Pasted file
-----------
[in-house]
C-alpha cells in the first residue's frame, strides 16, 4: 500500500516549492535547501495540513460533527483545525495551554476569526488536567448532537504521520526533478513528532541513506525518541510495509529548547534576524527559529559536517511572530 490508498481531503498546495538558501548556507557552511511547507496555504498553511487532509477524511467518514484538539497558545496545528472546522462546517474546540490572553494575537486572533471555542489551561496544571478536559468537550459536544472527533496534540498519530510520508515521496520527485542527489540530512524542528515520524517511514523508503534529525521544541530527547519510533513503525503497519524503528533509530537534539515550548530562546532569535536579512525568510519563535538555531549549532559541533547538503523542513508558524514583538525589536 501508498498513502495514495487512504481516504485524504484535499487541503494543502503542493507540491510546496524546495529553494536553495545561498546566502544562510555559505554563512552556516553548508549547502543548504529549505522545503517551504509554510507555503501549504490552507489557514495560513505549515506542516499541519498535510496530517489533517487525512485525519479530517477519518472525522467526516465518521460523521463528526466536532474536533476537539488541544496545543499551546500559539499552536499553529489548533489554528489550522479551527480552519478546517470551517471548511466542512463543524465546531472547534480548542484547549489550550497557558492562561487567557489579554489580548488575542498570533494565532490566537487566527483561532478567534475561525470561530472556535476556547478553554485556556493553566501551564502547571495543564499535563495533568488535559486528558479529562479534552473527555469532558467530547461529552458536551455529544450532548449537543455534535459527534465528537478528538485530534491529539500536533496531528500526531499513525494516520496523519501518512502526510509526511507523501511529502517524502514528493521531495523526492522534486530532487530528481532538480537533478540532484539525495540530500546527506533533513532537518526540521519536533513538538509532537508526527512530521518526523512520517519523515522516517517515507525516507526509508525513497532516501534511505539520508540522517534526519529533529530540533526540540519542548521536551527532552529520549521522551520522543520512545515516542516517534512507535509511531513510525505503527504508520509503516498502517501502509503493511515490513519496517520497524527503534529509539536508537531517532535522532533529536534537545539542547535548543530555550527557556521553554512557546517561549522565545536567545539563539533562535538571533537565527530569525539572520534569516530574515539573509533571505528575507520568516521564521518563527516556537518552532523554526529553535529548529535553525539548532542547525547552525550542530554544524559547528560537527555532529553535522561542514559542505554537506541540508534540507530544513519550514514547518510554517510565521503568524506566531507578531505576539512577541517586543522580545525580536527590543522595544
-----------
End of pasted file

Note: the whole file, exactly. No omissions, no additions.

[in-house]
C-alpha cells in the first residue's frame, strides 16, 4: 500500500516549492535547501495540513460533527483545525495551554476569526488536567448532537504521520526533478513528532541513506525518541510495509529548547534576524527559529559536517511572530 490508498481531503498546495538558501548556507557552511511547507496555504498553511487532509477524511467518514484538539497558545496545528472546522462546517474546540490572553494575537486572533471555542489551561496544571478536559468537550459536544472527533496534540498519530510520508515521496520527485542527489540530512524542528515520524517511514523508503534529525521544541530527547519510533513503525503497519524503528533509530537534539515550548530562546532569535536579512525568510519563535538555531549549532559541533547538503523542513508558524514583538525589536 501508498498513502495514495487512504481516504485524504484535499487541503494543502503542493507540491510546496524546495529553494536553495545561498546566502544562510555559505554563512552556516553548508549547502543548504529549505522545503517551504509554510507555503501549504490552507489557514495560513505549515506542516499541519498535510496530517489533517487525512485525519479530517477519518472525522467526516465518521460523521463528526466536532474536533476537539488541544496545543499551546500559539499552536499553529489548533489554528489550522479551527480552519478546517470551517471548511466542512463543524465546531472547534480548542484547549489550550497557558492562561487567557489579554489580548488575542498570533494565532490566537487566527483561532478567534475561525470561530472556535476556547478553554485556556493553566501551564502547571495543564499535563495533568488535559486528558479529562479534552473527555469532558467530547461529552458536551455529544450532548449537543455534535459527534465528537478528538485530534491529539500536533496531528500526531499513525494516520496523519501518512502526510509526511507523501511529502517524502514528493521531495523526492522534486530532487530528481532538480537533478540532484539525495540530500546527506533533513532537518526540521519536533513538538509532537508526527512530521518526523512520517519523515522516517517515507525516507526509508525513497532516501534511505539520508540522517534526519529533529530540533526540540519542548521536551527532552529520549521522551520522543520512545515516542516517534512507535509511531513510525505503527504508520509503516498502517501502509503493511515490513519496517520497524527503534529509539536508537531517532535522532533529536534537545539542547535548543530555550527557556521553554512557546517561549522565545536567545539563539533562535538571533537565527530569525539572520534569516530574515539573509533571505528575507520568516521564521518563527516556537518552532523554526529553535529548529535553525539548532542547525547552525550542530554544524559547528560537527555532529553535522561542514559542505554537506541540508534540507530544513519550514514547518510554517510565521503568524506566531507578531505576539512577541517586543522580545525580536527590543522595544